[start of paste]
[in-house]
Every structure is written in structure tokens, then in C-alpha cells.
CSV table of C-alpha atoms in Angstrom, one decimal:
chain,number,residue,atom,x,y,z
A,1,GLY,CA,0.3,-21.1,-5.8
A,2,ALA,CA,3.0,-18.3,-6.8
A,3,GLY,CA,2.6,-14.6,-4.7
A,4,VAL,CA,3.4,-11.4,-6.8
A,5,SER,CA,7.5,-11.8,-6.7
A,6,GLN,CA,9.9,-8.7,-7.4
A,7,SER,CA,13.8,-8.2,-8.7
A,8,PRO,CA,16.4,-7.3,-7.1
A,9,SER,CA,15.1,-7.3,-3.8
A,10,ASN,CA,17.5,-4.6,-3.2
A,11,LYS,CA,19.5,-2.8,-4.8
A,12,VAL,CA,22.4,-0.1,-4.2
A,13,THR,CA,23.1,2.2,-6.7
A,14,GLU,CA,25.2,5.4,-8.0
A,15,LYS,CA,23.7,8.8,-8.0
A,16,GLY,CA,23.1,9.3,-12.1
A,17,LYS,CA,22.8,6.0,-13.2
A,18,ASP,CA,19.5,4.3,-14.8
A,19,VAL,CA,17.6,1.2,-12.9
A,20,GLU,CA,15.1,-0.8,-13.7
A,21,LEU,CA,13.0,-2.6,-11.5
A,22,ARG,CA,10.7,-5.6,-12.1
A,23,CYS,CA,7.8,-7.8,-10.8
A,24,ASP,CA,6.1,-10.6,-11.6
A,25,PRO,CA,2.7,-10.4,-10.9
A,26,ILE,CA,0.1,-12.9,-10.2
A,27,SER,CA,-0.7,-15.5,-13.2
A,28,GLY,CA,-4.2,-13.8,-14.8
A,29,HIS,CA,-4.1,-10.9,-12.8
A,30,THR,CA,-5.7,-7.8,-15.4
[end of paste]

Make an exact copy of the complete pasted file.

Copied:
[in-house]
Every structure is written in structure tokens, then in C-alpha cells.
CSV table of C-alpha atoms in Angstrom, one decimal:
chain,number,residue,atom,x,y,z
A,1,GLY,CA,0.3,-21.1,-5.8
A,2,ALA,CA,3.0,-18.3,-6.8
A,3,GLY,CA,2.6,-14.6,-4.7
A,4,VAL,CA,3.4,-11.4,-6.8
A,5,SER,CA,7.5,-11.8,-6.7
A,6,GLN,CA,9.9,-8.7,-7.4
A,7,SER,CA,13.8,-8.2,-8.7
A,8,PRO,CA,16.4,-7.3,-7.1
A,9,SER,CA,15.1,-7.3,-3.8
A,10,ASN,CA,17.5,-4.6,-3.2
A,11,LYS,CA,19.5,-2.8,-4.8
A,12,VAL,CA,22.4,-0.1,-4.2
A,13,THR,CA,23.1,2.2,-6.7
A,14,GLU,CA,25.2,5.4,-8.0
A,15,LYS,CA,23.7,8.8,-8.0
A,16,GLY,CA,23.1,9.3,-12.1
A,17,LYS,CA,22.8,6.0,-13.2
A,18,ASP,CA,19.5,4.3,-14.8
A,19,VAL,CA,17.6,1.2,-12.9
A,20,GLU,CA,15.1,-0.8,-13.7
A,21,LEU,CA,13.0,-2.6,-11.5
A,22,ARG,CA,10.7,-5.6,-12.1
A,23,CYS,CA,7.8,-7.8,-10.8
A,24,ASP,CA,6.1,-10.6,-11.6
A,25,PRO,CA,2.7,-10.4,-10.9
A,26,ILE,CA,0.1,-12.9,-10.2
A,27,SER,CA,-0.7,-15.5,-13.2
A,28,GLY,CA,-4.2,-13.8,-14.8
A,29,HIS,CA,-4.1,-10.9,-12.8
A,30,THR,CA,-5.7,-7.8,-15.4